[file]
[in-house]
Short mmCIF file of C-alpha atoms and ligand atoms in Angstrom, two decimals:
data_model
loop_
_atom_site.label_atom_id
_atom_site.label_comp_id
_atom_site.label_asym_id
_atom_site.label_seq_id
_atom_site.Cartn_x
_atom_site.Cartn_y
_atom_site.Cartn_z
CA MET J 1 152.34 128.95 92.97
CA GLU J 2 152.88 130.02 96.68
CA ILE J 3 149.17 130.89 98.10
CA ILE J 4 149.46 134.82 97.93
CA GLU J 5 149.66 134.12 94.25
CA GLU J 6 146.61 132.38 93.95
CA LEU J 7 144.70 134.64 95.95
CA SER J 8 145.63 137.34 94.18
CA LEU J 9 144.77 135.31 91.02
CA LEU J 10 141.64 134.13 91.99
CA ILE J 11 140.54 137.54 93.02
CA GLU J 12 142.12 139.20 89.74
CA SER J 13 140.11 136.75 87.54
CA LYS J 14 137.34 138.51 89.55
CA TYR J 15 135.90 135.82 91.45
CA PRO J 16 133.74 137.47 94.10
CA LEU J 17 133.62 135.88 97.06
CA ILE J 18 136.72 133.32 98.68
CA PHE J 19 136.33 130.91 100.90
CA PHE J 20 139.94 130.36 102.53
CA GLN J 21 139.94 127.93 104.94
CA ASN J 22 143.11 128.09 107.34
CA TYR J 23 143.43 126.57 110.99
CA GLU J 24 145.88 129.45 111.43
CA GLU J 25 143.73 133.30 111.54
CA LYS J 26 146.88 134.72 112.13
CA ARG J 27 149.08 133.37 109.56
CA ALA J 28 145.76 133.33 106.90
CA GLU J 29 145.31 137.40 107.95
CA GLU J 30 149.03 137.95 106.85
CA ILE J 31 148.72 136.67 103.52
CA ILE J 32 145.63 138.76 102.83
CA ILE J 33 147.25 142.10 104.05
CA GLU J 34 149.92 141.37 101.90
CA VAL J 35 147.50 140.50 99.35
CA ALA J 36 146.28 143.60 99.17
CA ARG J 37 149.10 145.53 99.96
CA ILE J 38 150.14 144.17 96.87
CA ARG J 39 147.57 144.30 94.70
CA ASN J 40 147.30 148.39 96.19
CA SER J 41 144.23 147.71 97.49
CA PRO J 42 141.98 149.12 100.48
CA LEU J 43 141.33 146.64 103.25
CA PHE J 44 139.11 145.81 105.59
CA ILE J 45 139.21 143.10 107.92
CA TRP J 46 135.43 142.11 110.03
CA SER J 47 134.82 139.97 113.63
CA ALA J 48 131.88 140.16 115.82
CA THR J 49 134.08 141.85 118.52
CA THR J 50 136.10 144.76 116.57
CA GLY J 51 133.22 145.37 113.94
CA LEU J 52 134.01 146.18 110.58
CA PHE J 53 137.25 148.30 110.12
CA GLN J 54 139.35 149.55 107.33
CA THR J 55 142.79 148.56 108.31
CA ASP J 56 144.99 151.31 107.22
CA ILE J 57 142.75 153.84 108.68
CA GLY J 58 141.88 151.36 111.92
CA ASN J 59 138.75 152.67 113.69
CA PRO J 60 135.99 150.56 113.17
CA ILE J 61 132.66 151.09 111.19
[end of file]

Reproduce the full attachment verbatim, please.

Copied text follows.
[in-house]
Short mmCIF file of C-alpha atoms and ligand atoms in Angstrom, two decimals:
data_model
loop_
_atom_site.label_atom_id
_atom_site.label_comp_id
_atom_site.label_asym_id
_atom_site.label_seq_id
_atom_site.Cartn_x
_atom_site.Cartn_y
_atom_site.Cartn_z
CA MET J 1 152.34 128.95 92.97
CA GLU J 2 152.88 130.02 96.68
CA ILE J 3 149.17 130.89 98.10
CA ILE J 4 149.46 134.82 97.93
CA GLU J 5 149.66 134.12 94.25
CA GLU J 6 146.61 132.38 93.95
CA LEU J 7 144.70 134.64 95.95
CA SER J 8 145.63 137.34 94.18
CA LEU J 9 144.77 135.31 91.02
CA LEU J 10 141.64 134.13 91.99
CA ILE J 11 140.54 137.54 93.02
CA GLU J 12 142.12 139.20 89.74
CA SER J 13 140.11 136.75 87.54
CA LYS J 14 137.34 138.51 89.55
CA TYR J 15 135.90 135.82 91.45
CA PRO J 16 133.74 137.47 94.10
CA LEU J 17 133.62 135.88 97.06
CA ILE J 18 136.72 133.32 98.68
CA PHE J 19 136.33 130.91 100.90
CA PHE J 20 139.94 130.36 102.53
CA GLN J 21 139.94 127.93 104.94
CA ASN J 22 143.11 128.09 107.34
CA TYR J 23 143.43 126.57 110.99
CA GLU J 24 145.88 129.45 111.43
CA GLU J 25 143.73 133.30 111.54
CA LYS J 26 146.88 134.72 112.13
CA ARG J 27 149.08 133.37 109.56
CA ALA J 28 145.76 133.33 106.90
CA GLU J 29 145.31 137.40 107.95
CA GLU J 30 149.03 137.95 106.85
CA ILE J 31 148.72 136.67 103.52
CA ILE J 32 145.63 138.76 102.83
CA ILE J 33 147.25 142.10 104.05
CA GLU J 34 149.92 141.37 101.90
CA VAL J 35 147.50 140.50 99.35
CA ALA J 36 146.28 143.60 99.17
CA ARG J 37 149.10 145.53 99.96
CA ILE J 38 150.14 144.17 96.87
CA ARG J 39 147.57 144.30 94.70
CA ASN J 40 147.30 148.39 96.19
CA SER J 41 144.23 147.71 97.49
CA PRO J 42 141.98 149.12 100.48
CA LEU J 43 141.33 146.64 103.25
CA PHE J 44 139.11 145.81 105.59
CA ILE J 45 139.21 143.10 107.92
CA TRP J 46 135.43 142.11 110.03
CA SER J 47 134.82 139.97 113.63
CA ALA J 48 131.88 140.16 115.82
CA THR J 49 134.08 141.85 118.52
CA THR J 50 136.10 144.76 116.57
CA GLY J 51 133.22 145.37 113.94
CA LEU J 52 134.01 146.18 110.58
CA PHE J 53 137.25 148.30 110.12
CA GLN J 54 139.35 149.55 107.33
CA THR J 55 142.79 148.56 108.31
CA ASP J 56 144.99 151.31 107.22
CA ILE J 57 142.75 153.84 108.68
CA GLY J 58 141.88 151.36 111.92
CA ASN J 59 138.75 152.67 113.69
CA PRO J 60 135.99 150.56 113.17
CA ILE J 61 132.66 151.09 111.19